In their brief to the Sixth Circuit, Gerber and Brysk argued Roberts misinterpreted the scope of the relief they requested, which they claim involved only “the imposition of reasonable time, place and manner conditions” on the protests.

They accused the district court of ignoring the affidavits of several synagogue members that attested to the disgust and anxiety caused by the protesters’ signs, and said the emotional distress constitutes an “intangible injury” that grants them standing.

“The court deliberately mischaracterized the relief they were seeking, claiming they were seeking a blanket injunction against the protesters’ exercise of free speech in all public areas, in order to set up a straw man which it could easily knock down,” the brief states.

The protesters’ brief to the Cincinnati-based appeals court echoed the language used by Roberts in her opinion and called their activities outside the synagogue “core political speech entitled to the highest First Amendment protection.”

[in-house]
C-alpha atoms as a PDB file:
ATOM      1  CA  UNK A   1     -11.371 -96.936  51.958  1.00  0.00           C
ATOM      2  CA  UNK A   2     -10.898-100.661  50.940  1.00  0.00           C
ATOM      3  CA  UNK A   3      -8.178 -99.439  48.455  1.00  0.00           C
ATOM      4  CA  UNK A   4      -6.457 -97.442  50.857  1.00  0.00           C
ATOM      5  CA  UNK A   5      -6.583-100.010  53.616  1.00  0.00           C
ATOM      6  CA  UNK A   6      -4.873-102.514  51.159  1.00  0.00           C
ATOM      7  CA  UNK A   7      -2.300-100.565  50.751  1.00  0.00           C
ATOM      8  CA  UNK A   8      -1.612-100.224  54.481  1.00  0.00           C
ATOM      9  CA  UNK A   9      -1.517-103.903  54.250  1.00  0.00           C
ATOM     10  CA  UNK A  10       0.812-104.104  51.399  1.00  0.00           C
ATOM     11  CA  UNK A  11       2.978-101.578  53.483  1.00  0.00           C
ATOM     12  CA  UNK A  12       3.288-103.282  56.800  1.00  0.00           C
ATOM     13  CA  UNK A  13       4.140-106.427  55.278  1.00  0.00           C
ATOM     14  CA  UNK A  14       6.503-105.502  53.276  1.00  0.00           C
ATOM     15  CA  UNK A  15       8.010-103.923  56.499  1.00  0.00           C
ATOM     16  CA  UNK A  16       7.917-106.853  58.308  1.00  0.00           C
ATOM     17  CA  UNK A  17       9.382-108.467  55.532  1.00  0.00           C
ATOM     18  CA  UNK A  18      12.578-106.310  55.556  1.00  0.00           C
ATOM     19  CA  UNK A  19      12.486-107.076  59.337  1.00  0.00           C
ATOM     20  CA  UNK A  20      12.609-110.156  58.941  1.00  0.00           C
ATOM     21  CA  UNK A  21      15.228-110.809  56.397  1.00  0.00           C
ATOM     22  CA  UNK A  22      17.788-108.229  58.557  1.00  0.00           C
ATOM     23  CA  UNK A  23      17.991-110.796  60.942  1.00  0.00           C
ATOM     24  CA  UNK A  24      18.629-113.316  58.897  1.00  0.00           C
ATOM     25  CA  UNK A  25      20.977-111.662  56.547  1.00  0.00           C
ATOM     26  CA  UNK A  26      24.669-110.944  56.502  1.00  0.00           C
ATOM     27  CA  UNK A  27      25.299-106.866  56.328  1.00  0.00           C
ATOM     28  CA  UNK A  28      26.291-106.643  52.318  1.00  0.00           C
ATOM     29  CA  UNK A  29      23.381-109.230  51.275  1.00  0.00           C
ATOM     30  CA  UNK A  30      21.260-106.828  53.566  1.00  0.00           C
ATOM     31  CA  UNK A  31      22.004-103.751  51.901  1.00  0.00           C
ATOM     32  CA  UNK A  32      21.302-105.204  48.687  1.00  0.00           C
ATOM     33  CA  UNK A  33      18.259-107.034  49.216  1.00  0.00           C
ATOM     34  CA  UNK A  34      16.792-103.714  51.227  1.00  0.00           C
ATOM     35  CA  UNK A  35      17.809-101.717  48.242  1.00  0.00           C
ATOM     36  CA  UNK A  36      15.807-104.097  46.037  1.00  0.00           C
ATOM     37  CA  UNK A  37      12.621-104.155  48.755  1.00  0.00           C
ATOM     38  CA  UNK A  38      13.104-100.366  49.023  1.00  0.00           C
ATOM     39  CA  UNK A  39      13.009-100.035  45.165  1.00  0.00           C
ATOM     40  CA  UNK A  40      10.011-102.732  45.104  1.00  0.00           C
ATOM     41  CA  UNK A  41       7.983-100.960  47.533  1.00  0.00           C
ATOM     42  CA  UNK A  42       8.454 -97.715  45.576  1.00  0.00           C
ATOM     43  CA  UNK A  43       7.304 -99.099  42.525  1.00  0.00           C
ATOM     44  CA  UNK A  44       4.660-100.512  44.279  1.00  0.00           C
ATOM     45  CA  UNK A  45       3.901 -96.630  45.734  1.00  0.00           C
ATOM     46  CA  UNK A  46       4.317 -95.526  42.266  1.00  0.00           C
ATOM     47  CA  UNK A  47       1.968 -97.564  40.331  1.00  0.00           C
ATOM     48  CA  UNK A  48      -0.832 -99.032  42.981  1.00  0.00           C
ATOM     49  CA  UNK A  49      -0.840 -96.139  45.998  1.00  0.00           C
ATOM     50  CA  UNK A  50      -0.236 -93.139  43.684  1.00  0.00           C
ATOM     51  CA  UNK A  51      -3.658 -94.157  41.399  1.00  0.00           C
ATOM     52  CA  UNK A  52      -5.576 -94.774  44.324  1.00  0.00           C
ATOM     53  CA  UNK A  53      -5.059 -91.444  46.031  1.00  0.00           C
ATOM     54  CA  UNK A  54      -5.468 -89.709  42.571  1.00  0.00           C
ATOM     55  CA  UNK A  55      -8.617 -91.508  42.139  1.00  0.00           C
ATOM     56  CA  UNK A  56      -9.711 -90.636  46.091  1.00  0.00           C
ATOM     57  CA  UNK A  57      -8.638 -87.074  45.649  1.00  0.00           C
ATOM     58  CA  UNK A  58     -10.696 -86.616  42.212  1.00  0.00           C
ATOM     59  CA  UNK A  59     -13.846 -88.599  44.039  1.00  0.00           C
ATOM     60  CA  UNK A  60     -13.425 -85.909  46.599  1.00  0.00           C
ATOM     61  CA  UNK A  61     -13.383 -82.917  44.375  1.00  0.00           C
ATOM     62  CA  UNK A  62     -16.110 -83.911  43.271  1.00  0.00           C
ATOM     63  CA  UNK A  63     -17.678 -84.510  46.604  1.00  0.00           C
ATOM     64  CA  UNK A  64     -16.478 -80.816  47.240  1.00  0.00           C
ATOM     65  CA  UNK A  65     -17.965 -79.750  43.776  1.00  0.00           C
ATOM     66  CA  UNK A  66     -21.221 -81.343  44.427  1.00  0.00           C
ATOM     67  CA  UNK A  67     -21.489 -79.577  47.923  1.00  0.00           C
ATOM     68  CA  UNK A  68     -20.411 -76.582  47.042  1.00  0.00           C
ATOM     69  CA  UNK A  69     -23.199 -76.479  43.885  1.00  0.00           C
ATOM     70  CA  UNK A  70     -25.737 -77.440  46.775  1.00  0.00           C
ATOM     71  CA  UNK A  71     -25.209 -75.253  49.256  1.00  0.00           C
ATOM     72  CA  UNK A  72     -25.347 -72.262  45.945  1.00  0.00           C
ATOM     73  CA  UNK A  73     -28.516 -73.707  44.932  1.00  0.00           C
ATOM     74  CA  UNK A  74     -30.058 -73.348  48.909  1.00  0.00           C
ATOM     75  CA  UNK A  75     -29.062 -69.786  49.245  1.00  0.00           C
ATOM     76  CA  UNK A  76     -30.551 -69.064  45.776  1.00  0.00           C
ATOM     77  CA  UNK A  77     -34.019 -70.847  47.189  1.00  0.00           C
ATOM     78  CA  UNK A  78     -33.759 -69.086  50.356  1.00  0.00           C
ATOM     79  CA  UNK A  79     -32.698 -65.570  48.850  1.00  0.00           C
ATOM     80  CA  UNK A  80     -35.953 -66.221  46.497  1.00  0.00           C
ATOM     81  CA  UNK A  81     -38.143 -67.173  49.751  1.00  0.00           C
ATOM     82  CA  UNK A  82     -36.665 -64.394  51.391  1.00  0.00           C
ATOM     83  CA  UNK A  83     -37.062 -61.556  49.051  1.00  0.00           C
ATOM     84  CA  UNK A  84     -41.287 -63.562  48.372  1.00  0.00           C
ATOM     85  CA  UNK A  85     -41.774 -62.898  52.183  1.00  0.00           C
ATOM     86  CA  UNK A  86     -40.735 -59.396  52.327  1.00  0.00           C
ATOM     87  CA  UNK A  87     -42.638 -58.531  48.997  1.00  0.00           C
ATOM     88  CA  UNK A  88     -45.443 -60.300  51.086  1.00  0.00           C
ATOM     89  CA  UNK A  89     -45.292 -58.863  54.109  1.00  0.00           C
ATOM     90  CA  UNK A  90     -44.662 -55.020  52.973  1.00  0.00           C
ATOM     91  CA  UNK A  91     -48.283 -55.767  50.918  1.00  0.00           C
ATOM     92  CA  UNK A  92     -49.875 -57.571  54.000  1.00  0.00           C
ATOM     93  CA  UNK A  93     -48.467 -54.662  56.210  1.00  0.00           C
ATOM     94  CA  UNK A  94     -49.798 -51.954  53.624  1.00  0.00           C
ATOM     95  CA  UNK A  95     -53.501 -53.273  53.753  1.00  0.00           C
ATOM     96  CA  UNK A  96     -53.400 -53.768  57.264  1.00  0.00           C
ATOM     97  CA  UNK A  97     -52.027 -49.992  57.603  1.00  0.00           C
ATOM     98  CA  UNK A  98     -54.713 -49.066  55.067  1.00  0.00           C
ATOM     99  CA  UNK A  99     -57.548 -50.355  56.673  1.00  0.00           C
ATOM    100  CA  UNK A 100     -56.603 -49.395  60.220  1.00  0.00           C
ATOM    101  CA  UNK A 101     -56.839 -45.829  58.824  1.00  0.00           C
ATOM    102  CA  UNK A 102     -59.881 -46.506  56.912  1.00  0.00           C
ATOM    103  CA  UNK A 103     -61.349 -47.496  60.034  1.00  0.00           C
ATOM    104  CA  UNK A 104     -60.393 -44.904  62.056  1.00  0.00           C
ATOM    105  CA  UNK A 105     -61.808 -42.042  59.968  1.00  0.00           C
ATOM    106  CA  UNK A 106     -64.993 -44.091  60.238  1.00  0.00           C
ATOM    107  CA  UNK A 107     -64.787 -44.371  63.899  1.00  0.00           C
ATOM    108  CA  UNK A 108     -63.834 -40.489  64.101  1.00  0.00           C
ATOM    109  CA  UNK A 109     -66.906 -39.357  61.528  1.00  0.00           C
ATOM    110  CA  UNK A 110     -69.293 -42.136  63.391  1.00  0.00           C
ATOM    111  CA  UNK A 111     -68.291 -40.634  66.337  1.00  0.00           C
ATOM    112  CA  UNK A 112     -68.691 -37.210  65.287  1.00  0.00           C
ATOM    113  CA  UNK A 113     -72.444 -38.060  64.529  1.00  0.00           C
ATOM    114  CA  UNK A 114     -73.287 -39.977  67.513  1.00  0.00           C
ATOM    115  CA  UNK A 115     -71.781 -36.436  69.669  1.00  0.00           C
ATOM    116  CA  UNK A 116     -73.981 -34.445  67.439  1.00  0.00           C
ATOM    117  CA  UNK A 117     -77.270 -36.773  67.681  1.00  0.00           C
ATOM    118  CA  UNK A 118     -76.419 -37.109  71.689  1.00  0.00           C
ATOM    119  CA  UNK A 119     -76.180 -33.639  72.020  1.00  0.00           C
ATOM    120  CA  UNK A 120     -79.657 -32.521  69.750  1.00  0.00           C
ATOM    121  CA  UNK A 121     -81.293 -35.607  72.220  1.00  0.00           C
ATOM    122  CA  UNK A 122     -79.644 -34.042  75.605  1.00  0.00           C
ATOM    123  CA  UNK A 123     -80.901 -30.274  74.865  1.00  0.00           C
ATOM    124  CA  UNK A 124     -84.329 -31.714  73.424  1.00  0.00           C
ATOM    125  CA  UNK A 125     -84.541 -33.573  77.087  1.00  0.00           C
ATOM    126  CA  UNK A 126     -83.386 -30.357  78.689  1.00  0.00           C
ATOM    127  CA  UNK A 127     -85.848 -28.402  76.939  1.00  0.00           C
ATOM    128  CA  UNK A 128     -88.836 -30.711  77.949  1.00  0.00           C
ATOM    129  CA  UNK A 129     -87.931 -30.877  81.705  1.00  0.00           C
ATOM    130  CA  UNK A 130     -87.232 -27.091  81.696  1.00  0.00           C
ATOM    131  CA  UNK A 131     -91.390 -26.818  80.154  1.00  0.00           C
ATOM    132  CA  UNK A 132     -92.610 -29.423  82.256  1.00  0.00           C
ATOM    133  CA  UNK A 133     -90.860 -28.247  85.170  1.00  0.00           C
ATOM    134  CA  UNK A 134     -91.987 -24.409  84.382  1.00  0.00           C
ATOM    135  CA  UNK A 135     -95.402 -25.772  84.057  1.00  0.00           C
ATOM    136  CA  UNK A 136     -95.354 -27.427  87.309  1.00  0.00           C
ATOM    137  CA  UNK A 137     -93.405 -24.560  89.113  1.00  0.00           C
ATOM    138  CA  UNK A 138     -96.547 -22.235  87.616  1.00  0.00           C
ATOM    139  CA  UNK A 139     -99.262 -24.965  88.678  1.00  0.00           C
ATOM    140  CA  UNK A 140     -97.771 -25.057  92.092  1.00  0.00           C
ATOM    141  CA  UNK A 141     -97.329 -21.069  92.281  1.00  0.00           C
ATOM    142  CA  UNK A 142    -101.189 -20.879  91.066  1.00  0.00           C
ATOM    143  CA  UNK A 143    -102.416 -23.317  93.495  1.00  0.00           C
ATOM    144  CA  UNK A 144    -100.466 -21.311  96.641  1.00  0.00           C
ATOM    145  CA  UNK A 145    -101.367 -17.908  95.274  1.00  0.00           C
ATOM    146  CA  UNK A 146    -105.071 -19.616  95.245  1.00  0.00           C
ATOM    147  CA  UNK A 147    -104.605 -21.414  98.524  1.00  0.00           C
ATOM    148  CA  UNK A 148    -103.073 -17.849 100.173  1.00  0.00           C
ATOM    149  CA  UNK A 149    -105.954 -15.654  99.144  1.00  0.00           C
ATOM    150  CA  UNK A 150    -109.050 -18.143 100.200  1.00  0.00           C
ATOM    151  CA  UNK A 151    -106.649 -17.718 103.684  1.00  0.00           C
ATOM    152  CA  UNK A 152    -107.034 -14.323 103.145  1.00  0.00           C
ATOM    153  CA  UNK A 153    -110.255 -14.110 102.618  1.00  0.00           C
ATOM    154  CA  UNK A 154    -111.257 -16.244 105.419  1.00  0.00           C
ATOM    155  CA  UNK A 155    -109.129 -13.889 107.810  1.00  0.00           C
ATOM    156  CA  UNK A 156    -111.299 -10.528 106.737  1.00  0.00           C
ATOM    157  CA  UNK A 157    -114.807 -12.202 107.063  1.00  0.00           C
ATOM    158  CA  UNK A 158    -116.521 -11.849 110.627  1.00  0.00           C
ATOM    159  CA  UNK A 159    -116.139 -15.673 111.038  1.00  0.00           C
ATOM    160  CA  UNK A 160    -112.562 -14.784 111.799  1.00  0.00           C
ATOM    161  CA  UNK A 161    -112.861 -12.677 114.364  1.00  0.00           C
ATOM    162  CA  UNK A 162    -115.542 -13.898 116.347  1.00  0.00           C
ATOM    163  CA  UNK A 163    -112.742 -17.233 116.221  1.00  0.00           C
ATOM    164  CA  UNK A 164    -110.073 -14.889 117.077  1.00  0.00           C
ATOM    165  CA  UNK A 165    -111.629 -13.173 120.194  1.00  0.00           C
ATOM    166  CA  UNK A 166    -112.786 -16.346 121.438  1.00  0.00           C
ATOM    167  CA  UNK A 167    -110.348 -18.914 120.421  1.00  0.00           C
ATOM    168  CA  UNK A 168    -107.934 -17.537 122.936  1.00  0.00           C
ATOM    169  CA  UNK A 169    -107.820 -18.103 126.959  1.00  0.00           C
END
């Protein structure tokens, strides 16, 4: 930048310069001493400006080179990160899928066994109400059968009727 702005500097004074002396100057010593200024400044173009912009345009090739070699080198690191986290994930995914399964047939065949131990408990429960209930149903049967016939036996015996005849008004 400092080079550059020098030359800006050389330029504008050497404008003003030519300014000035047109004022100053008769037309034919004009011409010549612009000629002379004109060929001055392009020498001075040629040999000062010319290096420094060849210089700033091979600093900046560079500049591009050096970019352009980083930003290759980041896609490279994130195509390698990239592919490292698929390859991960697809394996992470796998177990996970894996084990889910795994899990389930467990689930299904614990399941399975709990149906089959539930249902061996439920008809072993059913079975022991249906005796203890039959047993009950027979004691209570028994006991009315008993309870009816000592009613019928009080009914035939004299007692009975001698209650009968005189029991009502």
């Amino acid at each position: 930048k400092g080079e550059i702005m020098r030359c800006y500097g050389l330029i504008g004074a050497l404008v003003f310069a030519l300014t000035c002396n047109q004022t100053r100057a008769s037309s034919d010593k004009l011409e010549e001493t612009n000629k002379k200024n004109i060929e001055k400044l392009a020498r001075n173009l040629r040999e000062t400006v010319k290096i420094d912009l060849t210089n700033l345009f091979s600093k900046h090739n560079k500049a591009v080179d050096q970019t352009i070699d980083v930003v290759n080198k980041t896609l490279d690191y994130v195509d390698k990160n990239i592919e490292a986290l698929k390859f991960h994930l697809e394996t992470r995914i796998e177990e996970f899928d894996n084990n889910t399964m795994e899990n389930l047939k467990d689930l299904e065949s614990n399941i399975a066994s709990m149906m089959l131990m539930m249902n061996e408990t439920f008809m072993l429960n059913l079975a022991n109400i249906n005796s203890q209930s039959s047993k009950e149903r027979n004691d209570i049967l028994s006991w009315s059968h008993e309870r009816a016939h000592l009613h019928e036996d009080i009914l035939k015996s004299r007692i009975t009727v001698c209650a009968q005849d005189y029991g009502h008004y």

Ann Arbor defended its refusal to restrict the protesters’ activities in its appellate brief, pointing out that no members of the Jewish community are prevented from entering the synagogue or exercising their First Amendment right to freedom of religion.

“The protesters’ signs and messages relate to political issues and matters of public concern,” the city said. “They are not directed at the plaintiffs or any specific person, nor do they advocate or incite direct violence against the plaintiffs, their fellow congregants, the synagogue, Israel, or Jews.”

Attorney Marc Susselman argued on behalf of the synagogue members, and was confronted by U.S. Circuit Judge Eric Clay immediately after he made his opening statement. Clay, a Clinton appointee, took issue with a portion of Susselman’s brief that characterized Judge Roberts as racially biased because she failed to cite a certain case in her decision to dismiss his client’s complaint.

“That sort of allegation,” the judge said, “sort of detracts from your credibility as an advocate … [and is] a pretty extreme position. I’ve just never seen anything like that from an attorney.”